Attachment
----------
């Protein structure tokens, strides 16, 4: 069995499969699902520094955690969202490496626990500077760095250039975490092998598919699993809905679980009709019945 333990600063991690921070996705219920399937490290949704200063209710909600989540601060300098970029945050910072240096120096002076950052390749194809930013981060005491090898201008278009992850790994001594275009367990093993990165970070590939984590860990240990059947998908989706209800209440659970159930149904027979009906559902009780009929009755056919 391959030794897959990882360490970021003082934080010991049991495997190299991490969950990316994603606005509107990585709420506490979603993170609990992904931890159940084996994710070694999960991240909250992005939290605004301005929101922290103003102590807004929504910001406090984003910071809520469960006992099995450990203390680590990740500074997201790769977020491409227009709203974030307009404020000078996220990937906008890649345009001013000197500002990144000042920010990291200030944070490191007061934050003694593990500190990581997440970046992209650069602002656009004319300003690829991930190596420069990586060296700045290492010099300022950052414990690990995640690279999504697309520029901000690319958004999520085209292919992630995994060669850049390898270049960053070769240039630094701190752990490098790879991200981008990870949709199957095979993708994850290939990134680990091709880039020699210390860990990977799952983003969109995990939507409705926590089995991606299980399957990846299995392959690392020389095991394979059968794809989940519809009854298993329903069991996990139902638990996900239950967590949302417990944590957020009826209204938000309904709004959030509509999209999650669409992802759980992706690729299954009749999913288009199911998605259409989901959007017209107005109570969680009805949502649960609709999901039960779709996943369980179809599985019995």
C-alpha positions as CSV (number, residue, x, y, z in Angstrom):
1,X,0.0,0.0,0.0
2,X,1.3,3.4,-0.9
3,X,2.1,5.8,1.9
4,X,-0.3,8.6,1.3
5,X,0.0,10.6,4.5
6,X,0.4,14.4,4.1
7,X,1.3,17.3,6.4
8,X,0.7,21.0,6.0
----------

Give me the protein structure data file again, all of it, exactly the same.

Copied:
């Protein structure tokens, strides 16, 4: 069995499969699902520094955690969202490496626990500077760095250039975490092998598919699993809905679980009709019945 333990600063991690921070996705219920399937490290949704200063209710909600989540601060300098970029945050910072240096120096002076950052390749194809930013981060005491090898201008278009992850790994001594275009367990093993990165970070590939984590860990240990059947998908989706209800209440659970159930149904027979009906559902009780009929009755056919 391959030794897959990882360490970021003082934080010991049991495997190299991490969950990316994603606005509107990585709420506490979603993170609990992904931890159940084996994710070694999960991240909250992005939290605004301005929101922290103003102590807004929504910001406090984003910071809520469960006992099995450990203390680590990740500074997201790769977020491409227009709203974030307009404020000078996220990937906008890649345009001013000197500002990144000042920010990291200030944070490191007061934050003694593990500190990581997440970046992209650069602002656009004319300003690829991930190596420069990586060296700045290492010099300022950052414990690990995640690279999504697309520029901000690319958004999520085209292919992630995994060669850049390898270049960053070769240039630094701190752990490098790879991200981008990870949709199957095979993708994850290939990134680990091709880039020699210390860990990977799952983003969109995990939507409705926590089995991606299980399957990846299995392959690392020389095991394979059968794809989940519809009854298993329903069991996990139902638990996900239950967590949302417990944590957020009826209204938000309904709004959030509509999209999650669409992802759980992706690729299954009749999913288009199911998605259409989901959007017209107005109570969680009805949502649960609709999901039960779709996943369980179809599985019995």
C-alpha positions as CSV (number, residue, x, y, z in Angstrom):
1,X,0.0,0.0,0.0
2,X,1.3,3.4,-0.9
3,X,2.1,5.8,1.9
4,X,-0.3,8.6,1.3
5,X,0.0,10.6,4.5
6,X,0.4,14.4,4.1
7,X,1.3,17.3,6.4
8,X,0.7,21.0,6.0